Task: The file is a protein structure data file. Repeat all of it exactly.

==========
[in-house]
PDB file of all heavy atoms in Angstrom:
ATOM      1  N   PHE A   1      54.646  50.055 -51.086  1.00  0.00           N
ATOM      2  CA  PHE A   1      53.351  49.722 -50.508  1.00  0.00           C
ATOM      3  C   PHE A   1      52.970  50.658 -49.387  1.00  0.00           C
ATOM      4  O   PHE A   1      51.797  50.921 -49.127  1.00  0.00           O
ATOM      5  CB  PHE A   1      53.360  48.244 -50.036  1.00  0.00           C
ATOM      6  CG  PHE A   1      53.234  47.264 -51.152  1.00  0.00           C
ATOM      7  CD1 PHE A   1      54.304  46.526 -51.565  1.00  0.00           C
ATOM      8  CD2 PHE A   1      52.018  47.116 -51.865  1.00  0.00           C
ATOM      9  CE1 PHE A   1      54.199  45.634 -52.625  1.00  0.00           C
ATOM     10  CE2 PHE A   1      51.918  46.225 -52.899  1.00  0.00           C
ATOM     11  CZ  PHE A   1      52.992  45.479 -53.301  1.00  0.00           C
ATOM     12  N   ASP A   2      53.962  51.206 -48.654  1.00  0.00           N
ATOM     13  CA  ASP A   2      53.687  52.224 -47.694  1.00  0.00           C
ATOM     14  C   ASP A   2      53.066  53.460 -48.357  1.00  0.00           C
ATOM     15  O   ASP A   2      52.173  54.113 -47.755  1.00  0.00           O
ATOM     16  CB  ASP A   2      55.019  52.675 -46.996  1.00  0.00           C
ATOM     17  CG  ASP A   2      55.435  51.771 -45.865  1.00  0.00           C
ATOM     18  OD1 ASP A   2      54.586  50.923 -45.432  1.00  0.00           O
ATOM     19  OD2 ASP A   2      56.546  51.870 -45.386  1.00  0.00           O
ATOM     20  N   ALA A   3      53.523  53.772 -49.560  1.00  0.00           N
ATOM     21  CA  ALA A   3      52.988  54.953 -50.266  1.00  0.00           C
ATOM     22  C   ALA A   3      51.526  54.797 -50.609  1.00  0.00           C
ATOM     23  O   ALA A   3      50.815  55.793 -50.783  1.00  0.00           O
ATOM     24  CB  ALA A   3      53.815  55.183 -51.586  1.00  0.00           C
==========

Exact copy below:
[in-house]
PDB file of all heavy atoms in Angstrom:
ATOM      1  N   PHE A   1      54.646  50.055 -51.086  1.00  0.00           N
ATOM      2  CA  PHE A   1      53.351  49.722 -50.508  1.00  0.00           C
ATOM      3  C   PHE A   1      52.970  50.658 -49.387  1.00  0.00           C
ATOM      4  O   PHE A   1      51.797  50.921 -49.127  1.00  0.00           O
ATOM      5  CB  PHE A   1      53.360  48.244 -50.036  1.00  0.00           C
ATOM      6  CG  PHE A   1      53.234  47.264 -51.152  1.00  0.00           C
ATOM      7  CD1 PHE A   1      54.304  46.526 -51.565  1.00  0.00           C
ATOM      8  CD2 PHE A   1      52.018  47.116 -51.865  1.00  0.00           C
ATOM      9  CE1 PHE A   1      54.199  45.634 -52.625  1.00  0.00           C
ATOM     10  CE2 PHE A   1      51.918  46.225 -52.899  1.00  0.00           C
ATOM     11  CZ  PHE A   1      52.992  45.479 -53.301  1.00  0.00           C
ATOM     12  N   ASP A   2      53.962  51.206 -48.654  1.00  0.00           N
ATOM     13  CA  ASP A   2      53.687  52.224 -47.694  1.00  0.00           C
ATOM     14  C   ASP A   2      53.066  53.460 -48.357  1.00  0.00           C
ATOM     15  O   ASP A   2      52.173  54.113 -47.755  1.00  0.00           O
ATOM     16  CB  ASP A   2      55.019  52.675 -46.996  1.00  0.00           C
ATOM     17  CG  ASP A   2      55.435  51.771 -45.865  1.00  0.00           C
ATOM     18  OD1 ASP A   2      54.586  50.923 -45.432  1.00  0.00           O
ATOM     19  OD2 ASP A   2      56.546  51.870 -45.386  1.00  0.00           O
ATOM     20  N   ALA A   3      53.523  53.772 -49.560  1.00  0.00           N
ATOM     21  CA  ALA A   3      52.988  54.953 -50.266  1.00  0.00           C
ATOM     22  C   ALA A   3      51.526  54.797 -50.609  1.00  0.00           C
ATOM     23  O   ALA A   3      50.815  55.793 -50.783  1.00  0.00           O
ATOM     24  CB  ALA A   3      53.815  55.183 -51.586  1.00  0.00           C